|Date of Issue
|April 29, 2021
Current monetary value: $0.92.
|Canadian Ballet Legends
|Series Time Span
Long recognized as one of the most gifted classical dancers of her era, Karen Kain (born in 1951 in Hamilton, Ontario) is one of Canada’s most renowned and committed leaders in the arts. She trained at Canada’s National Ballet School and joined The National Ballet of Canada’s Corps de Ballet in 1969. Promoted to principal dancer of the company after her 1971 debut as the Swan Queen in Swan Lake, Kain went on to perform many of ballet’s greatest roles, including as a guest artist with some of the world’s most prestigious companies. Following her 1997 farewell tour, she served as the National Ballet’s artist-in-residence and artistic associate before becoming artistic director in 2005. Kain is a Companion of the Order of Canada, an Officier of France’s Ordre des Arts et des Lettres and a recipient of the Governor General’s Performing Arts Award for Lifetime Artistic Achievement.
When I grow up, I am going to be a ballerina. I could go out every night and dance. I will be in Giselle. It will be so much fun being a ballerina.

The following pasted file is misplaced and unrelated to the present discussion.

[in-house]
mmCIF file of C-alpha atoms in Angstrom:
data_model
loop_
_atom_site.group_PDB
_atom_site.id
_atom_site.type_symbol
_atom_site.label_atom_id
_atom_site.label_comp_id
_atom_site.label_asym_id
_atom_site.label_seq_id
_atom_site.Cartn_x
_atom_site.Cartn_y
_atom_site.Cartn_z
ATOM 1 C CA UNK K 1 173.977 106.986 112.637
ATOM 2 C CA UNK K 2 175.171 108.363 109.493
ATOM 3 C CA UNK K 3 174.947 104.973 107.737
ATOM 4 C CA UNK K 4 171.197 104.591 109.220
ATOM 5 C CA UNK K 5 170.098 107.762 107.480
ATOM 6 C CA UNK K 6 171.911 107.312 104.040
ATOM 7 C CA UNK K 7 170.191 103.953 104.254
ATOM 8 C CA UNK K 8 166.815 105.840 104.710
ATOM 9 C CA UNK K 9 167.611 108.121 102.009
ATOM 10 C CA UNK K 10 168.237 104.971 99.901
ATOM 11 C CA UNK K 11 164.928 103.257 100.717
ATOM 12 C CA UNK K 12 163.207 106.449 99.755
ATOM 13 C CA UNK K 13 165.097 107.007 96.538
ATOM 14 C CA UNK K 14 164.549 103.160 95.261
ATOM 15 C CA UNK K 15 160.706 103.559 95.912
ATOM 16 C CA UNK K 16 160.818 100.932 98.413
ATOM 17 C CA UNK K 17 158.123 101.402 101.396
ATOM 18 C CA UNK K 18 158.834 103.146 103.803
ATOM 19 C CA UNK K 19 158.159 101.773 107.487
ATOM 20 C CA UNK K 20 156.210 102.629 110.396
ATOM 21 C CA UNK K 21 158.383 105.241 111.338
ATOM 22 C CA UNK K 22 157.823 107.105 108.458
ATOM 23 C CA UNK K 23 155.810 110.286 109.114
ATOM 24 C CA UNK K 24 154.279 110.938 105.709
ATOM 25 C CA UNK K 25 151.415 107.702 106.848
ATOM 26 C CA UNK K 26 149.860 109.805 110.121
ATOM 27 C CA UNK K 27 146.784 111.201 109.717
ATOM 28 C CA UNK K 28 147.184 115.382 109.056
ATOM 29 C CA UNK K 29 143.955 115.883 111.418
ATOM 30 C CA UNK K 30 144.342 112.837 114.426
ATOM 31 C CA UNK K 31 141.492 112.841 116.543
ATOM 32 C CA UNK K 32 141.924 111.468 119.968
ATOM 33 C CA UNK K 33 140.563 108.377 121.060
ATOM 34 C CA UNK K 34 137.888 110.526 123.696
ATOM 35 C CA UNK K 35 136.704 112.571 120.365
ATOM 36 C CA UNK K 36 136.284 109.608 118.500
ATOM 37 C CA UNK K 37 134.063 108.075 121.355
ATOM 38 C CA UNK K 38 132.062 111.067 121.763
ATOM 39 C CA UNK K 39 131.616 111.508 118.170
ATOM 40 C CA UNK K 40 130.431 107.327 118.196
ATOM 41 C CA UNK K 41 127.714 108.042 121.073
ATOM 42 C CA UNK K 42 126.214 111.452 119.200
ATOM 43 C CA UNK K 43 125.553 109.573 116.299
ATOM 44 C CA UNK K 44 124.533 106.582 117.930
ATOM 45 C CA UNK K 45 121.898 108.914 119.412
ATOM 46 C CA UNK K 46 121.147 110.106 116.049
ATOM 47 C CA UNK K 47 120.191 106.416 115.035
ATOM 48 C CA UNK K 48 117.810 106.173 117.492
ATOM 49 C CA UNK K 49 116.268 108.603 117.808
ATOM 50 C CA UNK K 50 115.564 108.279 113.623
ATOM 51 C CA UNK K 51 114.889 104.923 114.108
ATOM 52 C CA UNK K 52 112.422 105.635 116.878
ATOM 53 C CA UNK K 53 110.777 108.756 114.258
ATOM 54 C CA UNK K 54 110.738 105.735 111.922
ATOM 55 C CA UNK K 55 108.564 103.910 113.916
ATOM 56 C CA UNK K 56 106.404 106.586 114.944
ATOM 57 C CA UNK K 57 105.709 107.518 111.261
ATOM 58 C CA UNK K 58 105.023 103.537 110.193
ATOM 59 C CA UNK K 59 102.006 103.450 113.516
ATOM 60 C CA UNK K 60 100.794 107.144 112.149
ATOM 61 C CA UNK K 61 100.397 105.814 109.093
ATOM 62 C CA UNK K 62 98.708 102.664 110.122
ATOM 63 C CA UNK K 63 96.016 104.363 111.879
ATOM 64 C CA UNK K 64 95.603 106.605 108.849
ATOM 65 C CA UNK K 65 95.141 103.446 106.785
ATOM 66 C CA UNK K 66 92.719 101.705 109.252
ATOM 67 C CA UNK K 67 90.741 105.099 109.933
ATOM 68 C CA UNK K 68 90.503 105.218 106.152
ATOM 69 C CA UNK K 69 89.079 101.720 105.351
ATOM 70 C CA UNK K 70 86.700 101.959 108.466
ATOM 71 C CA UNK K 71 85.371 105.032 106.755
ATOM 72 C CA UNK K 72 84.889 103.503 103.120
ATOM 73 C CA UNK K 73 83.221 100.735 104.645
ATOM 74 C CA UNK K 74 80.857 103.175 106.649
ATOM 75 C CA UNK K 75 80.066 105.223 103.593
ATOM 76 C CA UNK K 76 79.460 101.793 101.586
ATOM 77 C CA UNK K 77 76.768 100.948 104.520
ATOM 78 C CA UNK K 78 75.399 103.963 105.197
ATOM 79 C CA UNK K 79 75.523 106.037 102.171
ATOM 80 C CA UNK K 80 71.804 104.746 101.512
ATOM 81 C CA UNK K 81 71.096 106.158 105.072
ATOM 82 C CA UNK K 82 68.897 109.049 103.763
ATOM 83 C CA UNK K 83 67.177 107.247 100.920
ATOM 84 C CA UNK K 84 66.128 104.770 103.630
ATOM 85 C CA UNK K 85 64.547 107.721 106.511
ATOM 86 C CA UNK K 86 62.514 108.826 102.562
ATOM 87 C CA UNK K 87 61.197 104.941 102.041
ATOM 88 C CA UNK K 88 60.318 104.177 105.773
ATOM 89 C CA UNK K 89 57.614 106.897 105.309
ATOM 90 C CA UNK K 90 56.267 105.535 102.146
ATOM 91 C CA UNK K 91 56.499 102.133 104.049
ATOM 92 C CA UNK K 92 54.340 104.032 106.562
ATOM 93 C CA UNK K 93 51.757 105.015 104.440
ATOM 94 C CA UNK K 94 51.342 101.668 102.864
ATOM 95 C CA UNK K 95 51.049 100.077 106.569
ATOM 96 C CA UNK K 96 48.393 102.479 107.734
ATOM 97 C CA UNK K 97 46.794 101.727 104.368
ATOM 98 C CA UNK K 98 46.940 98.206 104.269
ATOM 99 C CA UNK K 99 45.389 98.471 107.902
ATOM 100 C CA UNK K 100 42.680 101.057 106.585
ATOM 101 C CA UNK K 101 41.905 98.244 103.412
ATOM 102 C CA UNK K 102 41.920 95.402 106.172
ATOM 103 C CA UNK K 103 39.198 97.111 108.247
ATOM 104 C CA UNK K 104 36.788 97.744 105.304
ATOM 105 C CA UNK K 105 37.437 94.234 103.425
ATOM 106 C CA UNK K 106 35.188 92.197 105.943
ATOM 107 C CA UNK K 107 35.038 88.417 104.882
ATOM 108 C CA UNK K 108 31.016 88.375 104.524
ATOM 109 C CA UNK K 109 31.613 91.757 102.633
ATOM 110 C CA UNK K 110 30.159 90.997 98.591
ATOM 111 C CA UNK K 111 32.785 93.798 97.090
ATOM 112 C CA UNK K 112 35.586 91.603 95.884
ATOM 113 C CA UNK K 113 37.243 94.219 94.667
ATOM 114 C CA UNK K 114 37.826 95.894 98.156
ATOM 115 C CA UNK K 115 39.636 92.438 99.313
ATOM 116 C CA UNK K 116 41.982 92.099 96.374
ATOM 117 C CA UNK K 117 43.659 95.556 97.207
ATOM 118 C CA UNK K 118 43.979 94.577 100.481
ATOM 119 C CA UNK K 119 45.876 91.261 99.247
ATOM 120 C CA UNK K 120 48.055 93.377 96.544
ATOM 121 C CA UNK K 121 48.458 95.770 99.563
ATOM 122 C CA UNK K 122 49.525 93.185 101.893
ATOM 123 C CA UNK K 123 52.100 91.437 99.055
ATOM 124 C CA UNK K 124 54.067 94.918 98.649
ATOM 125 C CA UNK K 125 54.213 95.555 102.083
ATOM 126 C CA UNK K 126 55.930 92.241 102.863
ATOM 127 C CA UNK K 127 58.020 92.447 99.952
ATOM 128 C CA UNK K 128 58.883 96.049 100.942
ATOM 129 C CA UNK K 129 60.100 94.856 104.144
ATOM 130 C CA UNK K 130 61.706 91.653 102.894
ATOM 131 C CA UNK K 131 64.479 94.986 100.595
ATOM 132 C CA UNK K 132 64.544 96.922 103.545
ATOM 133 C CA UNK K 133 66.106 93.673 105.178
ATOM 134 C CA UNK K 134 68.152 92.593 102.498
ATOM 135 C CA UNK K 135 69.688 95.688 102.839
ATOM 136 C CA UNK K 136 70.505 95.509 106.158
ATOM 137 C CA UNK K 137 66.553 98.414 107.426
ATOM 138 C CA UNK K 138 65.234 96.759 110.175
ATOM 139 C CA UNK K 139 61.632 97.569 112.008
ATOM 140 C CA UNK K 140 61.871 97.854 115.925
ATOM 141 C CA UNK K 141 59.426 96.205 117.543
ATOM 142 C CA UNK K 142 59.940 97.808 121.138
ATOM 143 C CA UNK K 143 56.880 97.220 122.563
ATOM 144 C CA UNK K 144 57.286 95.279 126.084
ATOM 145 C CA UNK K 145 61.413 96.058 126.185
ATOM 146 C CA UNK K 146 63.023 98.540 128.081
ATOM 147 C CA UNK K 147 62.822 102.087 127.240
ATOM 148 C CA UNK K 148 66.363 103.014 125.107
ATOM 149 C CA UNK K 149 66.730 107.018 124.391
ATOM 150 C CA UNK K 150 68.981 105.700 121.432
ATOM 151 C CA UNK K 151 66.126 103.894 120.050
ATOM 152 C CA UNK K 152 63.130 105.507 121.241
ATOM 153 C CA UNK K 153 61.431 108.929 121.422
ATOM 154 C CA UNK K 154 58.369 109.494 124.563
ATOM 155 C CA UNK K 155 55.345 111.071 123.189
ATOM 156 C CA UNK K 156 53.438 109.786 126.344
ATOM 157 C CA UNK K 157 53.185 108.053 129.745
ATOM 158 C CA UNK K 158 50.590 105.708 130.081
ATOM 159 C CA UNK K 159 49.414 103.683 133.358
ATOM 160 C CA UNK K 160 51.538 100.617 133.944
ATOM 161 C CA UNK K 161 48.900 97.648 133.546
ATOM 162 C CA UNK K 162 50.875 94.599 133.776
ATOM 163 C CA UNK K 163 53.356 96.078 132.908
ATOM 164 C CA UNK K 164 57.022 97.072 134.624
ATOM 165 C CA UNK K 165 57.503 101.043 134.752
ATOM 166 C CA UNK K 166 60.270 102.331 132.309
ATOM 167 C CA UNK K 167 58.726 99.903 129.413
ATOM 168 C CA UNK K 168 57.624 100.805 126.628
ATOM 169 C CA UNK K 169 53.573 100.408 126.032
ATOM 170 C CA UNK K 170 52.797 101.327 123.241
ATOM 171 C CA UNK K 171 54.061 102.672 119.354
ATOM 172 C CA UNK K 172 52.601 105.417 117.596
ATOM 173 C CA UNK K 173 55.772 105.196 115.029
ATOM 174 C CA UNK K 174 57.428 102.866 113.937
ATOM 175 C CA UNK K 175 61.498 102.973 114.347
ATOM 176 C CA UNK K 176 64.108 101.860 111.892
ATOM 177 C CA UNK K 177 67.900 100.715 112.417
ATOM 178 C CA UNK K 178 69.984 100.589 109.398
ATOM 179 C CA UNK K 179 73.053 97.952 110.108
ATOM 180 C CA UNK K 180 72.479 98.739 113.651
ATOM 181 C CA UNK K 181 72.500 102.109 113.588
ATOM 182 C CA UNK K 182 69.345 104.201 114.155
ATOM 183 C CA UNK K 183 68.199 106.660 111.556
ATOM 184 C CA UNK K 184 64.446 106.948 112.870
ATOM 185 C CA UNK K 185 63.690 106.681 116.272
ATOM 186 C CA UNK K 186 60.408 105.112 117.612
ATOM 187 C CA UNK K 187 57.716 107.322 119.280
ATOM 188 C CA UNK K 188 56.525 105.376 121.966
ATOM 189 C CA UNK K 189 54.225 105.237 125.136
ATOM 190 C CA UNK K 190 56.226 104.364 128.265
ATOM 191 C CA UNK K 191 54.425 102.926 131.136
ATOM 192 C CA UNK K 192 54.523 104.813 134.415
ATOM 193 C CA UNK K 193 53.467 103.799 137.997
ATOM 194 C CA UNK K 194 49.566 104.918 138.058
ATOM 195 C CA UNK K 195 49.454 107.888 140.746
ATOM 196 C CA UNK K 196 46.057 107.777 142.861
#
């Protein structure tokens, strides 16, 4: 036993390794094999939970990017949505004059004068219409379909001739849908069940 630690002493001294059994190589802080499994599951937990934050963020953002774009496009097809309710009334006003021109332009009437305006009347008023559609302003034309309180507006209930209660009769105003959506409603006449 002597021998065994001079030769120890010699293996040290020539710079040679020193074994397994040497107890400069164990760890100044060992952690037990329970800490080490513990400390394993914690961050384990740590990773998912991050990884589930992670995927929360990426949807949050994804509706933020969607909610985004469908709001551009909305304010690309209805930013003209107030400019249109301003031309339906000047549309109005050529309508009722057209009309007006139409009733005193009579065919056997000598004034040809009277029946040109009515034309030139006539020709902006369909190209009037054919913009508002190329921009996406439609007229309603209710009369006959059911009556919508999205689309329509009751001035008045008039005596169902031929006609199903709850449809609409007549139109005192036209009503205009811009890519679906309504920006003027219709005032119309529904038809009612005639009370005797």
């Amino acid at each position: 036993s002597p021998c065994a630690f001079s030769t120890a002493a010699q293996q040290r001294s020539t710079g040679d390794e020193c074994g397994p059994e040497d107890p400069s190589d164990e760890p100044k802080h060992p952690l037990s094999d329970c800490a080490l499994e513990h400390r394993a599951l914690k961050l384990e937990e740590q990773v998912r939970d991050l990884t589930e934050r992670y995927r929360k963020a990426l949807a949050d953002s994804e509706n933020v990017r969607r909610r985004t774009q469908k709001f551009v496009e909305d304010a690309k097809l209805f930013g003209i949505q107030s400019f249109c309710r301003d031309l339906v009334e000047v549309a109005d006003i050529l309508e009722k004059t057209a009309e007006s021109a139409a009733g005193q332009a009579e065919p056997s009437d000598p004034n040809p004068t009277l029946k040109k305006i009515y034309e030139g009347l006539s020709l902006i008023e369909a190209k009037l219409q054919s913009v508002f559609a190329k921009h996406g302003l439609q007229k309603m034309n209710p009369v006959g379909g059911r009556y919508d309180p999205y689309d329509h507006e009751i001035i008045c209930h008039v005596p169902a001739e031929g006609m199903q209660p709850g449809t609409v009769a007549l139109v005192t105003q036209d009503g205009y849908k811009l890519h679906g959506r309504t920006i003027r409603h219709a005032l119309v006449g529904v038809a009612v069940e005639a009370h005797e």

Karen Kain, age 8
Born Fernand Noël Boissonneault in Montréal, Quebec, Fernand Nault (1920-2006) was a prominent dancer and choreographer who is credited with raising the Grands Ballets Canadiens (now Grands Ballets Canadiens de Montréal) to international status. After studying with master dancers in New York, London and Paris, Nault replaced an injured dancer of the visiting American Ballet Theatre in Montréal in 1944. He remained with the company until 1965, when he joined the Grands Ballets as co-artistic director and resident choreographer. For more than 25 years, he added a diverse range of works to the company’s repertoire. Nault also lent his talents to the École supérieure de ballet du Québec and other North American dance companies. Named choreographer emeritus of the Grands Ballets, Officer of the Order of Canada and Chevalier of the Ordre national du Québec, he also received the Governor General’s Performing Arts Award for Lifetime Artistic Achievement and Quebec’s Prix Denise-Pelletier for contributions to the performing arts.
The pair of stamp designs, featured in separate booklets of six and a souvenir sheet, capture each dancer in characteristic movement, indramatic black and white photography, with classic metal gold accents. Two Official First Day Covers, one for each of the legends, are cancelled in theirrespective birthplaces.
[Fernand Nault was] “reinventing the ballet form but not the movements – it’s like a painting coming to life.”